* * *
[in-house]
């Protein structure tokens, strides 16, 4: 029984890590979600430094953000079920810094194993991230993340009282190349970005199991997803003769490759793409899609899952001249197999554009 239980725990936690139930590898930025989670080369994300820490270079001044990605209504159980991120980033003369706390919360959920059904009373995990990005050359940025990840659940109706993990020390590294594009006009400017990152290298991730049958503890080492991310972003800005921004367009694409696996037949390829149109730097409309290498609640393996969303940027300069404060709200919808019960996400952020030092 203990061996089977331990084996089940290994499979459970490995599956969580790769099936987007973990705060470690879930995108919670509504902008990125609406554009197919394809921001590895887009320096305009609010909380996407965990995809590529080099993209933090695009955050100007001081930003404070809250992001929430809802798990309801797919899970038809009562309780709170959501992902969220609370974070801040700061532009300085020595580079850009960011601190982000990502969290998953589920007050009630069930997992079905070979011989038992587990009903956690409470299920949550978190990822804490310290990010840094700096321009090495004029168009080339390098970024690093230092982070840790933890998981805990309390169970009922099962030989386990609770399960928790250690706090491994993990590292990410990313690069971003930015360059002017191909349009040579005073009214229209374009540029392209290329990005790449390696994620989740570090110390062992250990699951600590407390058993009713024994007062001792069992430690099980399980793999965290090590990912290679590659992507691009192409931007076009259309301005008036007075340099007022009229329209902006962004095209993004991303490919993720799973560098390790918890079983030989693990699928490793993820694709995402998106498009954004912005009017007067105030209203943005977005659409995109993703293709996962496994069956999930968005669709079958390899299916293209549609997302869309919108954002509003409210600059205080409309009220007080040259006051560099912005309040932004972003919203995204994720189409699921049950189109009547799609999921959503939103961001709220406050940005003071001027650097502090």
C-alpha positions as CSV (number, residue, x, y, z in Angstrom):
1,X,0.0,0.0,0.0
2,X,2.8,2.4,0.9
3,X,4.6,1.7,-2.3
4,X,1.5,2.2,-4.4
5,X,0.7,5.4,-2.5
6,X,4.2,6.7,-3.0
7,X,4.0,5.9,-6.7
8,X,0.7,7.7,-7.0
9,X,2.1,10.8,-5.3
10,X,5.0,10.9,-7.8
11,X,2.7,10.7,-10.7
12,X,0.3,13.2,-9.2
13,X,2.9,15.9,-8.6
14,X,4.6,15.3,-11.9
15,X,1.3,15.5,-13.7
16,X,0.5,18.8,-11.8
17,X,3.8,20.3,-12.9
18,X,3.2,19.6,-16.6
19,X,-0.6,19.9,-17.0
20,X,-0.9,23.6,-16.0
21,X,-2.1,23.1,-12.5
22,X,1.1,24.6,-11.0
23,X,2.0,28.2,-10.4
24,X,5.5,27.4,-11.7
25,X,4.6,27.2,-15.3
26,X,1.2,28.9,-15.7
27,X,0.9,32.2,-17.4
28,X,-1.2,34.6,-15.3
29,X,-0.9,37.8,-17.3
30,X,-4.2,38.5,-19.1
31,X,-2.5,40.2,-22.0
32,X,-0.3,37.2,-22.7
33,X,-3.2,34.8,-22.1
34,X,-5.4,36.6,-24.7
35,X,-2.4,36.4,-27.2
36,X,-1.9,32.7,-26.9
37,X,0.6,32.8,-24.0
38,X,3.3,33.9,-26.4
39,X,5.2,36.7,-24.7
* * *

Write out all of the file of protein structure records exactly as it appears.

[in-house]
């Protein structure tokens, strides 16, 4: 029984890590979600430094953000079920810094194993991230993340009282190349970005199991997803003769490759793409899609899952001249197999554009 239980725990936690139930590898930025989670080369994300820490270079001044990605209504159980991120980033003369706390919360959920059904009373995990990005050359940025990840659940109706993990020390590294594009006009400017990152290298991730049958503890080492991310972003800005921004367009694409696996037949390829149109730097409309290498609640393996969303940027300069404060709200919808019960996400952020030092 203990061996089977331990084996089940290994499979459970490995599956969580790769099936987007973990705060470690879930995108919670509504902008990125609406554009197919394809921001590895887009320096305009609010909380996407965990995809590529080099993209933090695009955050100007001081930003404070809250992001929430809802798990309801797919899970038809009562309780709170959501992902969220609370974070801040700061532009300085020595580079850009960011601190982000990502969290998953589920007050009630069930997992079905070979011989038992587990009903956690409470299920949550978190990822804490310290990010840094700096321009090495004029168009080339390098970024690093230092982070840790933890998981805990309390169970009922099962030989386990609770399960928790250690706090491994993990590292990410990313690069971003930015360059002017191909349009040579005073009214229209374009540029392209290329990005790449390696994620989740570090110390062992250990699951600590407390058993009713024994007062001792069992430690099980399980793999965290090590990912290679590659992507691009192409931007076009259309301005008036007075340099007022009229329209902006962004095209993004991303490919993720799973560098390790918890079983030989693990699928490793993820694709995402998106498009954004912005009017007067105030209203943005977005659409995109993703293709996962496994069956999930968005669709079958390899299916293209549609997302869309919108954002509003409210600059205080409309009220007080040259006051560099912005309040932004972003919203995204994720189409699921049950189109009547799609999921959503939103961001709220406050940005003071001027650097502090």
C-alpha positions as CSV (number, residue, x, y, z in Angstrom):
1,X,0.0,0.0,0.0
2,X,2.8,2.4,0.9
3,X,4.6,1.7,-2.3
4,X,1.5,2.2,-4.4
5,X,0.7,5.4,-2.5
6,X,4.2,6.7,-3.0
7,X,4.0,5.9,-6.7
8,X,0.7,7.7,-7.0
9,X,2.1,10.8,-5.3
10,X,5.0,10.9,-7.8
11,X,2.7,10.7,-10.7
12,X,0.3,13.2,-9.2
13,X,2.9,15.9,-8.6
14,X,4.6,15.3,-11.9
15,X,1.3,15.5,-13.7
16,X,0.5,18.8,-11.8
17,X,3.8,20.3,-12.9
18,X,3.2,19.6,-16.6
19,X,-0.6,19.9,-17.0
20,X,-0.9,23.6,-16.0
21,X,-2.1,23.1,-12.5
22,X,1.1,24.6,-11.0
23,X,2.0,28.2,-10.4
24,X,5.5,27.4,-11.7
25,X,4.6,27.2,-15.3
26,X,1.2,28.9,-15.7
27,X,0.9,32.2,-17.4
28,X,-1.2,34.6,-15.3
29,X,-0.9,37.8,-17.3
30,X,-4.2,38.5,-19.1
31,X,-2.5,40.2,-22.0
32,X,-0.3,37.2,-22.7
33,X,-3.2,34.8,-22.1
34,X,-5.4,36.6,-24.7
35,X,-2.4,36.4,-27.2
36,X,-1.9,32.7,-26.9
37,X,0.6,32.8,-24.0
38,X,3.3,33.9,-26.4
39,X,5.2,36.7,-24.7